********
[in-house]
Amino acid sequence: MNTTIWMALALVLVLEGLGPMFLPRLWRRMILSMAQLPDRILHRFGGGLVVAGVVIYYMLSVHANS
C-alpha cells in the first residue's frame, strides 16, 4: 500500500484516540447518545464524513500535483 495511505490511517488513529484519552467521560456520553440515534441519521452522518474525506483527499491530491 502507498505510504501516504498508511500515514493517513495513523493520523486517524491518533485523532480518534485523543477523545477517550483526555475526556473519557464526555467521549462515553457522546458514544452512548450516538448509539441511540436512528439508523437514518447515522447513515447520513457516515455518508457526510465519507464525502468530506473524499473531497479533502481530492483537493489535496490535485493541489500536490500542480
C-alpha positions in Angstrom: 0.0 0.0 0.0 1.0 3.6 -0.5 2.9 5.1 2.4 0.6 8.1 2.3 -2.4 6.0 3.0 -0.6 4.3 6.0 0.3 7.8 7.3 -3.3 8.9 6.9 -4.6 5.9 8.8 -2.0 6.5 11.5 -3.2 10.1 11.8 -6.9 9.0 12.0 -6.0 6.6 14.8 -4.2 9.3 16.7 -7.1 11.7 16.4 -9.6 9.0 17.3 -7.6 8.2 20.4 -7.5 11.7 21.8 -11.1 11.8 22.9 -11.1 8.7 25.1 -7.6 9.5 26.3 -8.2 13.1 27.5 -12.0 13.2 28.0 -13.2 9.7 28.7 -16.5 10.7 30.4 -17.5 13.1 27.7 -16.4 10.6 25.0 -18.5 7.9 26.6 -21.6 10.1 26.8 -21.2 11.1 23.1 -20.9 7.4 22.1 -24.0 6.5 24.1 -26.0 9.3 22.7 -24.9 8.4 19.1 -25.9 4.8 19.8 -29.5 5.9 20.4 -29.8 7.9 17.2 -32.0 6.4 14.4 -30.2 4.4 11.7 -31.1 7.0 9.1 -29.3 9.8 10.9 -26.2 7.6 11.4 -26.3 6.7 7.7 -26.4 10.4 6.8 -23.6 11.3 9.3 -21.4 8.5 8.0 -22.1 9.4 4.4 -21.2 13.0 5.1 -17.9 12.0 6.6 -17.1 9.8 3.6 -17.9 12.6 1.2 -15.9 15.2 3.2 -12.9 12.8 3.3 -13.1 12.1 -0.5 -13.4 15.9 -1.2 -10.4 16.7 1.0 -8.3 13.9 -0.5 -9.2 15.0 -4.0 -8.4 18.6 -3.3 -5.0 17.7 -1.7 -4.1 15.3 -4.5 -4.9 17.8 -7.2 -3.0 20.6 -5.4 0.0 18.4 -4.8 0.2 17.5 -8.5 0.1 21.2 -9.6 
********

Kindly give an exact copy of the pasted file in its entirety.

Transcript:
[in-house]
Amino acid sequence: MNTTIWMALALVLVLEGLGPMFLPRLWRRMILSMAQLPDRILHRFGGGLVVAGVVIYYMLSVHANS
C-alpha cells in the first residue's frame, strides 16, 4: 500500500484516540447518545464524513500535483 495511505490511517488513529484519552467521560456520553440515534441519521452522518474525506483527499491530491 502507498505510504501516504498508511500515514493517513495513523493520523486517524491518533485523532480518534485523543477523545477517550483526555475526556473519557464526555467521549462515553457522546458514544452512548450516538448509539441511540436512528439508523437514518447515522447513515447520513457516515455518508457526510465519507464525502468530506473524499473531497479533502481530492483537493489535496490535485493541489500536490500542480
C-alpha positions in Angstrom: 0.0 0.0 0.0 1.0 3.6 -0.5 2.9 5.1 2.4 0.6 8.1 2.3 -2.4 6.0 3.0 -0.6 4.3 6.0 0.3 7.8 7.3 -3.3 8.9 6.9 -4.6 5.9 8.8 -2.0 6.5 11.5 -3.2 10.1 11.8 -6.9 9.0 12.0 -6.0 6.6 14.8 -4.2 9.3 16.7 -7.1 11.7 16.4 -9.6 9.0 17.3 -7.6 8.2 20.4 -7.5 11.7 21.8 -11.1 11.8 22.9 -11.1 8.7 25.1 -7.6 9.5 26.3 -8.2 13.1 27.5 -12.0 13.2 28.0 -13.2 9.7 28.7 -16.5 10.7 30.4 -17.5 13.1 27.7 -16.4 10.6 25.0 -18.5 7.9 26.6 -21.6 10.1 26.8 -21.2 11.1 23.1 -20.9 7.4 22.1 -24.0 6.5 24.1 -26.0 9.3 22.7 -24.9 8.4 19.1 -25.9 4.8 19.8 -29.5 5.9 20.4 -29.8 7.9 17.2 -32.0 6.4 14.4 -30.2 4.4 11.7 -31.1 7.0 9.1 -29.3 9.8 10.9 -26.2 7.6 11.4 -26.3 6.7 7.7 -26.4 10.4 6.8 -23.6 11.3 9.3 -21.4 8.5 8.0 -22.1 9.4 4.4 -21.2 13.0 5.1 -17.9 12.0 6.6 -17.1 9.8 3.6 -17.9 12.6 1.2 -15.9 15.2 3.2 -12.9 12.8 3.3 -13.1 12.1 -0.5 -13.4 15.9 -1.2 -10.4 16.7 1.0 -8.3 13.9 -0.5 -9.2 15.0 -4.0 -8.4 18.6 -3.3 -5.0 17.7 -1.7 -4.1 15.3 -4.5 -4.9 17.8 -7.2 -3.0 20.6 -5.4 0.0 18.4 -4.8 0.2 17.5 -8.5 0.1 21.2 -9.6 